Nearly 99% Of England To Enter ‘Tough’ Covid Tiers As MPs Back Plan

·Deputy Political Editor, HuffPost UK
·5-min read

Nearly 99% of England’s population will enter tougher tiered local coronavirus restrictions from midnight after the Commons backed Boris Johnson’s plan despite a Tory rebellion.

The prime minister was forced into concessions by the rebels, including giving MPs another vote on tiers before February 3, and offering drinks-only pubs £1,000 each to get through December.

Despite this, Johnson still faced a major backlash from his own MPs and only managed to win approval for the tiers system from a minority of MPs after Labour, the SNP and Liberal Democrats abstained.

The PM won the vote by 291 votes to 78, majority 213.

A breakdown of the vote showed a major rebellion from 55 Tory MPs, while 18 Labour MPs also voted against the measures.

The backlash against Johnson is well over the 40 or so needed to threaten his majority in future if all opposition parties join the rebels in voting against the government.

The vote will mean every area on the English mainland, apart from Cornwall, entering either tier 2 or tier 3 Covid restrictions from after midnight tonight, when England’s lockdown ends.

The regulations have been strengthened from the pre-lockdown version to stop pubs in tier 2 serving alcohol unless it is alongside a substantial meal, and to close hospitality entirely in tier 3.

The plans were condemned by senior Tory MPs from across the party.

Sir Graham Brady, who chairs the powerful 1922 committee of Tory backbenchers, said Johnson had failed to make the case for the restrictions despite publishing an economic and health analysis requested by rebels.

He said his Altrincham and Sale West constituency had been “unfairly” placed in tier 3, telling MPs: “I looked in vain at the document published late yesterday for any explanation or any route being set out as to how we would reach that lower tier.

“In the absence of that serious and compelling case, I have no choice but to oppose these measures.”

Damian Green, who chairs the One Nation caucus of centrist Tories, said the government’s failure to explain what constitutes a substantial meal was indicative of an approach that was unlikely to command public confidence.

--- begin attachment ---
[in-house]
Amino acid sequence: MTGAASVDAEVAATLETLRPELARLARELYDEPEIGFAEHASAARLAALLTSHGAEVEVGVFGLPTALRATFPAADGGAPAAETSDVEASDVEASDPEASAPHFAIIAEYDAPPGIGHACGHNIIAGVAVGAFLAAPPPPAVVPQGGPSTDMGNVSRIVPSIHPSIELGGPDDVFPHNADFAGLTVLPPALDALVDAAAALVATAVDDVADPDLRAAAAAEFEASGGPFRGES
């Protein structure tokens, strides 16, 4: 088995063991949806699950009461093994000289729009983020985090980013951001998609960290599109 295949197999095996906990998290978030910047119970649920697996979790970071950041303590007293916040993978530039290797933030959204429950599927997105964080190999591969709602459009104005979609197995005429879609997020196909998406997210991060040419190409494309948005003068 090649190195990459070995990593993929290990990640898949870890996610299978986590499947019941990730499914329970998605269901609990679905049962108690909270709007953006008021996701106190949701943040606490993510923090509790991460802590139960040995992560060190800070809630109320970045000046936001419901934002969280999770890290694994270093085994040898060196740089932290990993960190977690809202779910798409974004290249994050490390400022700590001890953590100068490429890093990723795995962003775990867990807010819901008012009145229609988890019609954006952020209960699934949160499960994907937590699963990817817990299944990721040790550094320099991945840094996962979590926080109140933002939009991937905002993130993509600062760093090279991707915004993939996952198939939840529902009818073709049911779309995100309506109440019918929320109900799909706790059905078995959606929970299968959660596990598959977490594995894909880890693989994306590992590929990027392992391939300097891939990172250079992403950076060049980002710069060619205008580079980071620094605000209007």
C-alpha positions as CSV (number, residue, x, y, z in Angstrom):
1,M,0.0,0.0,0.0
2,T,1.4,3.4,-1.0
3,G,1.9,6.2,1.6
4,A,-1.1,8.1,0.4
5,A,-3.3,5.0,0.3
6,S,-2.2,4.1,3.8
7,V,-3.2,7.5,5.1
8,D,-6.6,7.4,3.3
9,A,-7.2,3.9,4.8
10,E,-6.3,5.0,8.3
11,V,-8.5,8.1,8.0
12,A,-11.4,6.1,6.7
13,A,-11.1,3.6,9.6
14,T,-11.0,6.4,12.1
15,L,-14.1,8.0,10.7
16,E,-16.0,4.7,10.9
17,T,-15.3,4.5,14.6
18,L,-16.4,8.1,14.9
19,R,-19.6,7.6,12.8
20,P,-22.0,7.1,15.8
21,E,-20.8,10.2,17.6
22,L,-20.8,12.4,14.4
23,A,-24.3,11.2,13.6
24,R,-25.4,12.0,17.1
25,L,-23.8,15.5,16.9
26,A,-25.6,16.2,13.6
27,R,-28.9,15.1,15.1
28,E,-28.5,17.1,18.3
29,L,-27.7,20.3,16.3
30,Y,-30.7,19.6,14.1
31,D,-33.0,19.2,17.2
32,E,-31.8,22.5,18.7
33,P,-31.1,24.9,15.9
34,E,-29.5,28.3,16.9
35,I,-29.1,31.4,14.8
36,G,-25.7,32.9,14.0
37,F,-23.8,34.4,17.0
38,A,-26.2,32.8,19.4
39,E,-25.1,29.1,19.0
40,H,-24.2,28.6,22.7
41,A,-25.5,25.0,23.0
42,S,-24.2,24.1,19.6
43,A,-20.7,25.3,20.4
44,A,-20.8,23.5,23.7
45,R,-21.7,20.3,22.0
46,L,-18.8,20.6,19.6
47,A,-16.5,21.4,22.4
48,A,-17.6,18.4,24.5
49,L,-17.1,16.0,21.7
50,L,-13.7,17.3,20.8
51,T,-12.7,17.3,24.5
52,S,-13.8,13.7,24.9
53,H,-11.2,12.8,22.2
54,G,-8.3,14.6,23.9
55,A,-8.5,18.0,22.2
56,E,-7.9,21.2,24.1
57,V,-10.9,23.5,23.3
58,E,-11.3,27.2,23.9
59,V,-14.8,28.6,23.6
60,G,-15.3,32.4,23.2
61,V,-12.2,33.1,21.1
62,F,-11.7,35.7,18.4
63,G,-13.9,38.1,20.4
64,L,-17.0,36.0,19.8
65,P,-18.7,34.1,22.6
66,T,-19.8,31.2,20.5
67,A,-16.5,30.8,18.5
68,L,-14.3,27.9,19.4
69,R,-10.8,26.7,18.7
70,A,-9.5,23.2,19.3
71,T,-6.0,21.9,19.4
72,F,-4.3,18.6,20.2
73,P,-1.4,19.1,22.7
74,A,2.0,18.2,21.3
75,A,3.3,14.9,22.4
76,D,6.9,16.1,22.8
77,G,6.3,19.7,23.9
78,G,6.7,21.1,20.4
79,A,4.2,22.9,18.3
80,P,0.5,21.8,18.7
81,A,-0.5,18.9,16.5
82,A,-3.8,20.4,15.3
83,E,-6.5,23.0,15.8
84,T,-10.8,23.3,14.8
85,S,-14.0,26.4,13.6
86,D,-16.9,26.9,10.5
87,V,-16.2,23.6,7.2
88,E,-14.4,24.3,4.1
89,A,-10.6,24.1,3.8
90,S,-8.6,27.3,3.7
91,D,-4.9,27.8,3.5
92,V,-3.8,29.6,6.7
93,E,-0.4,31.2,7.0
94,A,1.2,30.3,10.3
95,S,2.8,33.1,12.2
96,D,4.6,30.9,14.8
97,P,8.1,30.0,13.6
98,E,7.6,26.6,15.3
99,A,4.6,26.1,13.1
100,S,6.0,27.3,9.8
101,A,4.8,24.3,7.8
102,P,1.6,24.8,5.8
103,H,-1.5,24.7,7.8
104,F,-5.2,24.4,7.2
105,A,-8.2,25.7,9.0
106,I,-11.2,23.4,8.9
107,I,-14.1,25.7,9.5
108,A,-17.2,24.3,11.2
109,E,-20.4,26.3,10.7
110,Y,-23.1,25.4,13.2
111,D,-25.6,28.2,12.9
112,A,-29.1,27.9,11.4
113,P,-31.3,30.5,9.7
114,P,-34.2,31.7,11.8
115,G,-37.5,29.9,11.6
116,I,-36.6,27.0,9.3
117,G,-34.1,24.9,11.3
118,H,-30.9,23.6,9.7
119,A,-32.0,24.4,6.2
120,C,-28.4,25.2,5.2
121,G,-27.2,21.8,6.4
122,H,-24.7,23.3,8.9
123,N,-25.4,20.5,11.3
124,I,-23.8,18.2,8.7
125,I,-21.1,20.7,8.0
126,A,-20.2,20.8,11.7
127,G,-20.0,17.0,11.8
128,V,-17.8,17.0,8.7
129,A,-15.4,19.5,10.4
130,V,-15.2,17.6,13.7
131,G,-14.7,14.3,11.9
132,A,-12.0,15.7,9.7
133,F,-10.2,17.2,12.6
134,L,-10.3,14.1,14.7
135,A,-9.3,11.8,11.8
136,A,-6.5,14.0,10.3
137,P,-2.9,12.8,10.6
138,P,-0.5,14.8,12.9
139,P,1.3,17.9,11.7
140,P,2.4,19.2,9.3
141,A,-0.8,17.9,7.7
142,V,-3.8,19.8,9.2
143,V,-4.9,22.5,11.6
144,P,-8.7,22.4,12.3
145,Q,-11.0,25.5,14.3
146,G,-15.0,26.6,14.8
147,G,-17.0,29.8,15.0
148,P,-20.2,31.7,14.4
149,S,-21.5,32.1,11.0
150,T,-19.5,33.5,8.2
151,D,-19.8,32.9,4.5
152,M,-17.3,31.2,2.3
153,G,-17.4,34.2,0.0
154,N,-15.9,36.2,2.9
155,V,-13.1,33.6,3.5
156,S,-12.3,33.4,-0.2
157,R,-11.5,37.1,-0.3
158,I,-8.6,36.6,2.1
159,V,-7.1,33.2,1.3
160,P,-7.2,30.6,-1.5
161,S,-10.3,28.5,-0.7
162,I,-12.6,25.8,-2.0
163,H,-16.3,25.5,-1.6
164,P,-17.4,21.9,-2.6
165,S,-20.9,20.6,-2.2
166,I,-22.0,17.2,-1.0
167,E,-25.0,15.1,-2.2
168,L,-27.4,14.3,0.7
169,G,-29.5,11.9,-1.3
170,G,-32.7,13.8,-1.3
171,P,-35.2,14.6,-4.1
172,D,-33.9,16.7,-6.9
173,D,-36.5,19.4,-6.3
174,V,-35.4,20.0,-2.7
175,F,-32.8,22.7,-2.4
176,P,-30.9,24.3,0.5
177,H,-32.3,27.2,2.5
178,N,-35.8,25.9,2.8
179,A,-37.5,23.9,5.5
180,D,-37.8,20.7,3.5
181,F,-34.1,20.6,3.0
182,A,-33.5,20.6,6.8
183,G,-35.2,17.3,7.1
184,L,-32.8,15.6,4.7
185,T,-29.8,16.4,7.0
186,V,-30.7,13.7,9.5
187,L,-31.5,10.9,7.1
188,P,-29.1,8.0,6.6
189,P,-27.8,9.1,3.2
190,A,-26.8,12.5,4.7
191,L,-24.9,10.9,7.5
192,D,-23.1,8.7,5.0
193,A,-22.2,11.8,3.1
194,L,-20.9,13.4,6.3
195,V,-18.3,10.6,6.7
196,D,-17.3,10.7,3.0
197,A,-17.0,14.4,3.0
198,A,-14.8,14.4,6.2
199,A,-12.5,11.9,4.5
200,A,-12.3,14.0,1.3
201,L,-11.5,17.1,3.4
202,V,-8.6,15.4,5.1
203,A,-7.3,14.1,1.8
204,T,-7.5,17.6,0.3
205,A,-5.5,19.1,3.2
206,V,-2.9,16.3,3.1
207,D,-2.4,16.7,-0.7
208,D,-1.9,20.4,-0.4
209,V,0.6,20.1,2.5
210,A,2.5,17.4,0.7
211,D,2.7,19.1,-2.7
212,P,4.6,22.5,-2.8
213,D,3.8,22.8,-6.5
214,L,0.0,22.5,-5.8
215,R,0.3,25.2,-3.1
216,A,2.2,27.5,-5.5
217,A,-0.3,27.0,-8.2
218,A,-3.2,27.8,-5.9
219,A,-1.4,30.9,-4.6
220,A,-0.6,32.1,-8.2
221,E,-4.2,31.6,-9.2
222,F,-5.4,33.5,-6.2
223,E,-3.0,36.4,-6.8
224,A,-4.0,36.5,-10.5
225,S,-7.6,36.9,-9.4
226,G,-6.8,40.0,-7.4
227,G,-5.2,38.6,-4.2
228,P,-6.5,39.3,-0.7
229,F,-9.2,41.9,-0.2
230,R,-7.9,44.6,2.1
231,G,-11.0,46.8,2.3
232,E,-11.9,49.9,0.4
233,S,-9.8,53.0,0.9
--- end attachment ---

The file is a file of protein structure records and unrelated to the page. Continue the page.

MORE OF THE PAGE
“I put to the prime minister last week the thoughts of a constituent who said that if the government imposes stupid rules, people will stop obeying the sensible rules as well,” he said.

“This was sadly dismissed. Since then, the national debate has moved on to how big a scotch egg has to be to constitute a substantial meal. I rest my case.”

Mark Harper, who chairs the Covid Recovery Group of Tory rebels, told Johnson to start “start treating members of parliament properly” by setting out the full analysis of the impact of restrictions.

Former cabinet minister David Davis called for restrictions to be far more localised, which Johnson hinted could happen when the restrictions are reviewed for the first time in two weeks.

“In this country, we do not give up our freedoms lightly,” he said.

“What we need today is a policy of maximum protection for minimum damage, this policy is not it and I hope the next iteration in February does a much better job.”

Ex-attorney general Jeremy Wright said he was voting against the government “for the first time in 10 years”, and called for restrictions to be applied at borough and district level rather than county-wide.

Tobias Ellwood, Conservative chairman of the Commons defence committee, said: “No.10 is overwhelmed, the bandwidth cannot cope with everything that’s going on.

“You’ve got Covid-19, you’ve got the economic intervention, you’ve got Brexit, the integrated (defence) review, preparing for COP26 and then you’ve got the G7 presidency as well.

“It’s the same people who are not, I’m afraid, these are friends of mine, but they are not trained in crisis management and strategic planning or indeed in emergency response.”

Some Labour MPs also rebelled against Keir Starmer’s order to abstain by choosing to vote against the restrictions.

Labour MP Graham Stringer said the restrictions themselves harmed his constituents’ health.

“Remember, poverty kills,” he said.

“It is not just cancer and Covid that kills, poverty kills, people commit suicide.

“Children who have had their education withdrawn – suicide rates amongst children are up by 40% – so there is huge damage done across the board.”

Following the vote, a government spokesperson said: “We welcome tonight’s vote which endorses our winter plan, brings an end to the national restrictions and returns England to a tiered system.

“This will help to safeguard the gains made during the past month and keep the virus under control.

“We will continue to work with MPs who have expressed concerns in recent days.”


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This article originally appeared on HuffPost UK and has been updated.